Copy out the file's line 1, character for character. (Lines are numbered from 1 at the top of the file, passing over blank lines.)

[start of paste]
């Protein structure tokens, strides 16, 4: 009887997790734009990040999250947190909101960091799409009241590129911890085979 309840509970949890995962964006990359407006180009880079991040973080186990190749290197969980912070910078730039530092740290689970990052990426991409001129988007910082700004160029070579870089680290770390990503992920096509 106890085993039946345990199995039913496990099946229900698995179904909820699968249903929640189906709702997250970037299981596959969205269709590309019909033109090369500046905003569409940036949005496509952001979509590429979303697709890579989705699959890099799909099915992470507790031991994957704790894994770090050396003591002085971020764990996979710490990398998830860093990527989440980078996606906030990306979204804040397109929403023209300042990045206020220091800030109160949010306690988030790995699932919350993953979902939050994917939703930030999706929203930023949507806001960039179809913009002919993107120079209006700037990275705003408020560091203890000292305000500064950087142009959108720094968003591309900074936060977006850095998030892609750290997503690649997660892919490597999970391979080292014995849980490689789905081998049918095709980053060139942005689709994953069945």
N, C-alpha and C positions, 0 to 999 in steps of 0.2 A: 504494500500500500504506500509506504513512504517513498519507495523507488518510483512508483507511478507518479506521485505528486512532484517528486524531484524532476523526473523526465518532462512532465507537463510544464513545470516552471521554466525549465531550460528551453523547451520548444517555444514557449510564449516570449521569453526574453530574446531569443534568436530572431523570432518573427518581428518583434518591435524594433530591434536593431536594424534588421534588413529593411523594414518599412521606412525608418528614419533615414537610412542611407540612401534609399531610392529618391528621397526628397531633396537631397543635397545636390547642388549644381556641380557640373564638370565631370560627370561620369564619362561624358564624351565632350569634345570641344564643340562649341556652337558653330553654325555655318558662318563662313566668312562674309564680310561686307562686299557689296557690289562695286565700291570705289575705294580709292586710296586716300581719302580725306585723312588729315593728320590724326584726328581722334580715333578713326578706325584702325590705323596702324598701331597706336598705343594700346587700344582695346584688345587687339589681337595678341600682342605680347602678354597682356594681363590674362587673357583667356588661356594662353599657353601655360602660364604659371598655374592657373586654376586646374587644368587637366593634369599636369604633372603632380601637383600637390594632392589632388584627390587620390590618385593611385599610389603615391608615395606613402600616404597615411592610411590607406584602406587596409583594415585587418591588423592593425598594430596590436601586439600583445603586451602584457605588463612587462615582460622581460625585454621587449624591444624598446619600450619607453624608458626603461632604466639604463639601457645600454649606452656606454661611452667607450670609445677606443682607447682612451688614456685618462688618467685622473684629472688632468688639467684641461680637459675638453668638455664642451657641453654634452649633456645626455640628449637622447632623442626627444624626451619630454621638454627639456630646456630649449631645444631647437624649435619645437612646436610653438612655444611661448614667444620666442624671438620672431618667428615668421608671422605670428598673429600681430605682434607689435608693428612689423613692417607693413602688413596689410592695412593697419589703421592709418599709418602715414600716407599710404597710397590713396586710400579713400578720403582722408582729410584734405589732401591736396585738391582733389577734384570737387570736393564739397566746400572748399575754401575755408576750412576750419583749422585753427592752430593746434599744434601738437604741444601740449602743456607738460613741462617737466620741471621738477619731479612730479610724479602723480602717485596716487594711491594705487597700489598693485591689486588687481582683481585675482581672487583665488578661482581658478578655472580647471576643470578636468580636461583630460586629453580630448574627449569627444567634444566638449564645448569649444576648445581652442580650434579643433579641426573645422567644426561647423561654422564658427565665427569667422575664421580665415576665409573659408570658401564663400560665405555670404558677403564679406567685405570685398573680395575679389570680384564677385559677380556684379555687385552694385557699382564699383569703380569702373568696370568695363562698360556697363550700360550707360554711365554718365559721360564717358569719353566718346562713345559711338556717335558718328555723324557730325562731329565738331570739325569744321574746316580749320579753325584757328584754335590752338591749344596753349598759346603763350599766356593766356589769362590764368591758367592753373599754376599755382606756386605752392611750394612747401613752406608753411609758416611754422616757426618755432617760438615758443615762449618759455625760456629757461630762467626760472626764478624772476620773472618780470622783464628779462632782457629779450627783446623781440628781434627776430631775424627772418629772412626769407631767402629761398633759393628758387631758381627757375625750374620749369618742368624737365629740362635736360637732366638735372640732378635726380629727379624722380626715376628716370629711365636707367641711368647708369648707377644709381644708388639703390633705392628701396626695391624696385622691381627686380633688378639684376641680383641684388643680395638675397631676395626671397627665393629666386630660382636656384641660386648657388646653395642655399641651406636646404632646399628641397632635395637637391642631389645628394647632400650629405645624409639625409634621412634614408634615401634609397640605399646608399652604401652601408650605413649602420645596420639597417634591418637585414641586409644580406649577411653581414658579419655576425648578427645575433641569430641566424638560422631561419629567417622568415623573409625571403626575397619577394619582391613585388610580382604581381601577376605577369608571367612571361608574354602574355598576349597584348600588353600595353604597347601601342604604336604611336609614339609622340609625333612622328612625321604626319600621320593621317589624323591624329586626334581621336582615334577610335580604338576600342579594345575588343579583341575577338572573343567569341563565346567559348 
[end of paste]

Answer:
């Protein structure tokens, strides 16, 4: 009887997790734009990040999250947190909101960091799409009241590129911890085979 309840509970949890995962964006990359407006180009880079991040973080186990190749290197969980912070910078730039530092740290689970990052990426991409001129988007910082700004160029070579870089680290770390990503992920096509 106890085993039946345990199995039913496990099946229900698995179904909820699968249903929640189906709702997250970037299981596959969205269709590309019909033109090369500046905003569409940036949005496509952001979509590429979303697709890579989705699959890099799909099915992470507790031991994957704790894994770090050396003591002085971020764990996979710490990398998830860093990527989440980078996606906030990306979204804040397109929403023209300042990045206020220091800030109160949010306690988030790995699932919350993953979902939050994917939703930030999706929203930023949507806001960039179809913009002919993107120079209006700037990275705003408020560091203890000292305000500064950087142009959108720094968003591309900074936060977006850095998030892609750290997503690649997660892919490597999970391979080292014995849980490689789905081998049918095709980053060139942005689709994953069945």